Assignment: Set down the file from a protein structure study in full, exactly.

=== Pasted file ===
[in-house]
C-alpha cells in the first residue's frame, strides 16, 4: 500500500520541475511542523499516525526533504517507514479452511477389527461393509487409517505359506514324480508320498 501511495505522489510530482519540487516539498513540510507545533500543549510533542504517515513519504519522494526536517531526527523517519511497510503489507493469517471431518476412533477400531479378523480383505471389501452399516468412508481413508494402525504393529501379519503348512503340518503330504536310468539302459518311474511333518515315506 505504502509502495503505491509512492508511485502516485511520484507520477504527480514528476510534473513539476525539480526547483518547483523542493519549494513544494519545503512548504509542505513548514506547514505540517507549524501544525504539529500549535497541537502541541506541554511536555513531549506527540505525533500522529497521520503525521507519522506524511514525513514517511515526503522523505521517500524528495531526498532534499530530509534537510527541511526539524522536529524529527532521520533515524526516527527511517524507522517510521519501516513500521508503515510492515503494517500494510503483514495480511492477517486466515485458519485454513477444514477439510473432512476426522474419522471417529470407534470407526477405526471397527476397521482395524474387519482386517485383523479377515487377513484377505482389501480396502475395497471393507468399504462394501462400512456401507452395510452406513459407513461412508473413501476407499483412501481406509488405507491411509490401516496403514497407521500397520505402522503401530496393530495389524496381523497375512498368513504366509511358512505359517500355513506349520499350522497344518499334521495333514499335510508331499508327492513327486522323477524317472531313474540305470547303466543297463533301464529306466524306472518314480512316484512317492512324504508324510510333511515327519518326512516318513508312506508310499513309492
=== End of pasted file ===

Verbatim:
[in-house]
C-alpha cells in the first residue's frame, strides 16, 4: 500500500520541475511542523499516525526533504517507514479452511477389527461393509487409517505359506514324480508320498 501511495505522489510530482519540487516539498513540510507545533500543549510533542504517515513519504519522494526536517531526527523517519511497510503489507493469517471431518476412533477400531479378523480383505471389501452399516468412508481413508494402525504393529501379519503348512503340518503330504536310468539302459518311474511333518515315506 505504502509502495503505491509512492508511485502516485511520484507520477504527480514528476510534473513539476525539480526547483518547483523542493519549494513544494519545503512548504509542505513548514506547514505540517507549524501544525504539529500549535497541537502541541506541554511536555513531549506527540505525533500522529497521520503525521507519522506524511514525513514517511515526503522523505521517500524528495531526498532534499530530509534537510527541511526539524522536529524529527532521520533515524526516527527511517524507522517510521519501516513500521508503515510492515503494517500494510503483514495480511492477517486466515485458519485454513477444514477439510473432512476426522474419522471417529470407534470407526477405526471397527476397521482395524474387519482386517485383523479377515487377513484377505482389501480396502475395497471393507468399504462394501462400512456401507452395510452406513459407513461412508473413501476407499483412501481406509488405507491411509490401516496403514497407521500397520505402522503401530496393530495389524496381523497375512498368513504366509511358512505359517500355513506349520499350522497344518499334521495333514499335510508331499508327492513327486522323477524317472531313474540305470547303466543297463533301464529306466524306472518314480512316484512317492512324504508324510510333511515327519518326512516318513508312506508310499513309492